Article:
Monday 21 August 2017

Drama hits Shakespearean levels as Comey takes stage

Former FBI director James Comey is seated prior to testifying before a Senate Intelligence Committee hearing on Russia’s alleged interference in the 2016 US presidential election on Capitol Hill in Washington. Photo: Reuters
Former FBI director James Comey is seated prior to testifying before a Senate Intelligence Committee hearing on Russia’s alleged interference in the 2016 US presidential election on Capitol Hill in Washington. Photo: Reuters

Jennifer Rubin: Analysis

In an extraordinary hearing yesterday, former FBI director James Comey told a compelling tale of a president trying to pressure and sway the lead investigator - first to lay off former national security adviser Michael Flynn, and then to "lift the cloud" of the Russian investigation.

What Mr Comey confirmed was a point we have made frequently - US President Donald Trump is in peril for abusing his powers, perhaps obstruction of justice, not for the underlying collusion investigation.

Mr Comey supplied a big part of the picture and made clear that there is substantial evidence from Mr Comey and others to support that conclusion.

Mr Comey focused on the February 14 meeting when Mr Trump cleared the room and then said he "hoped" Mr Comey would let go of the Flynn probe.

As Mr Comey pointed out, when a president sends everyone out, looks the FBI director in the eye and says he hopes a case will go away, that amounts to an order.

"I took it as a direction," he said.

That in itself was inappropriate in the extreme.

As Republican Senator Susan Collins put it, clearing the room and making the "ask" was wrong.

Playing defence, Republicans on the committee tried to shift the issue to Mr Comey's failure to immediately rebuke the president.

"I was stunned," he said. He also explained that in essence there was no one to report it to, given Attorney General Jeff Sessions's impending recusal.

Republicans did their best to deflect the question as to Mr Comey's failure to raise a red flag. While politically predictable, their questioning implicitly recognised that Mr Trump had acted improperly, if not illegally.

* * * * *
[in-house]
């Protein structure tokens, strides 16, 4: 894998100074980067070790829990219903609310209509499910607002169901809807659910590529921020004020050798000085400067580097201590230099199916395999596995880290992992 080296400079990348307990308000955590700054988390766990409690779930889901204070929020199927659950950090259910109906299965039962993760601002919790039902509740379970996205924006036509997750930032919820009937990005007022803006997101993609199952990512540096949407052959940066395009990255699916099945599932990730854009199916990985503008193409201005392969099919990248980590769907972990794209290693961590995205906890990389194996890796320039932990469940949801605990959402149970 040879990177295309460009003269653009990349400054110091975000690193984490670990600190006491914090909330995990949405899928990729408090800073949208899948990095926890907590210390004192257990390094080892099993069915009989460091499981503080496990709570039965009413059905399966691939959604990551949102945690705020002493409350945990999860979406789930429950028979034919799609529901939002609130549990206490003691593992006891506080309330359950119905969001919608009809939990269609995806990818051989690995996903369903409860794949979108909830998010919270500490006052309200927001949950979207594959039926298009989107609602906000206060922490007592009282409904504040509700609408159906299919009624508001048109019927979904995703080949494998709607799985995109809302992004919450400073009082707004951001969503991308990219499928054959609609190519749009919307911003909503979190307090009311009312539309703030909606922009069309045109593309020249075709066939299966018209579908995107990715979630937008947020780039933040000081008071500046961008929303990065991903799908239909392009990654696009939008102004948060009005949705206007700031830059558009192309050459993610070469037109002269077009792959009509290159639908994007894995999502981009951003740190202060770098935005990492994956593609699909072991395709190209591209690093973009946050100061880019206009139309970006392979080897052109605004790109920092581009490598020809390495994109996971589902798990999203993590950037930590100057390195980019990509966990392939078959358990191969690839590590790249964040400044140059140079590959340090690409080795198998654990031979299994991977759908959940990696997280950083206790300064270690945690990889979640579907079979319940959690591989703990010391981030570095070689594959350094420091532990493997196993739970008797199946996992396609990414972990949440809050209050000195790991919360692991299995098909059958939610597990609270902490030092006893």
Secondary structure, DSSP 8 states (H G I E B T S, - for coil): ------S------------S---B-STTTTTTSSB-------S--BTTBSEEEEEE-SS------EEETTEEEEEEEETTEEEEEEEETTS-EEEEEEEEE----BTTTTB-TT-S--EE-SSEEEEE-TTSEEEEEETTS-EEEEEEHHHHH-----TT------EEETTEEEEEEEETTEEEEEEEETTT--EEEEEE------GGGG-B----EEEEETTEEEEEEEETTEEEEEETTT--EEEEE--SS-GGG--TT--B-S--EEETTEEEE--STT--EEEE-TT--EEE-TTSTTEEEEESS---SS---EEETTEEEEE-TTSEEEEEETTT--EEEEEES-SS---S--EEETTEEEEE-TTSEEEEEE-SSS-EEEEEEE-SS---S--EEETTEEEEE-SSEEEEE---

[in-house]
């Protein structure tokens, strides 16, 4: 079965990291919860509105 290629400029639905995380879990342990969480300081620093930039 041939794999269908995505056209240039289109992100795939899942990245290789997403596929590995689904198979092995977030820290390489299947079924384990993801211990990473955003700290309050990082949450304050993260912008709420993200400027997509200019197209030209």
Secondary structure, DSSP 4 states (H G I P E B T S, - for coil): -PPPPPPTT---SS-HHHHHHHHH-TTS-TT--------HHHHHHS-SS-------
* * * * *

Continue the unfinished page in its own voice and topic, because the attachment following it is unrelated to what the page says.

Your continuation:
In response to questions about Mr Trump's public comments. Mr Comey said bluntly that Mr Trump had not told the truth when he said Mr Comey had requested the infamous dinner meeting and when he said he never asked for Mr Comey's loyalty.

This is more significant than one might imagine. In essence, it is part of a cover-up of conduct that may be illegal and certainly was improper.

Mr Comey made clear that Mr Flynn is under investigation for allegedly lying to FBI investigators. He did, however, confirm that Mr Trump was not personally the subject of a counter-intelligence investigation. Interestingly, he noted that one person in his executive team was concerned that this was problematic, since the campaign was under investigation and so the candidate of that campaign might be part of that.

Democrat Senator Martin Heinrich led Mr Comey in a series of questioning that made clear that in all these questions Mr Trump didn't inquire about the danger to the United States posed by Russia as a result of interference with our electoral system.

The lack of concern about an investigation into a hostile power's cyberattack on the United States contrasts with Mr Trump's insistence on clearing himself from a "cloud". Mr Trump looks upon the entire Russia investigation as a "cloud", a political problem for him. The lack of concern about the nature of the underlying Russian meddling confirms what many knew already - this is a deeply narcissistic man who cannot help but put himself first.

Perhaps the highlight of the hearing came during questioning from Independent Senator Angus King, who incidentally was also a star in Wednesday's hearing when senior intelligence officials refused to answer questions without legal justification.

Trying to determine what Mr Trump was asking him in the February 14 Oval Office meeting, Mr King asked whether this was not a Henry II situation, quoting Shakespeare's great line as the British monarch expressed exasperation with his nemesis, Thomas Becket (later murdered in the play): "Will no one rid me of this meddlesome priest?" Mr Comey echoed the line, agreeing that he had a similar thought.

Mr Comey certainly raised a number of questions. For one thing, what Mr Trump meant by "cloud" is unclear. If he was referring merely to clear him publicly, the request is not so serious. If the "cloud" was the Russian investigation as a whole, then it was a request to get rid of the entire investigation, a far more problematic request.

Mr Comey also suggested that both Mr Sessions and Jared Kushner hung around after others left the February 14 meeting, raising the possibility that they knew Mr Trump was going to behave inappropriately.

Much as Republicans tried to make this about Mr Comey's conduct - his failure to tell the president not to ask him about Mr Flynn, his decision to leak the contents of his memo - Mr Comey succeeded in painting a disturbing picture of a president trying to convert an FBI director into his minion and trying to get his friend into the clear.

And just as disturbing is the realisation that in the most devastating attack on American democracy, Trump cares only about Trump. (© Washington Post Syndication)

 

Irish Independent

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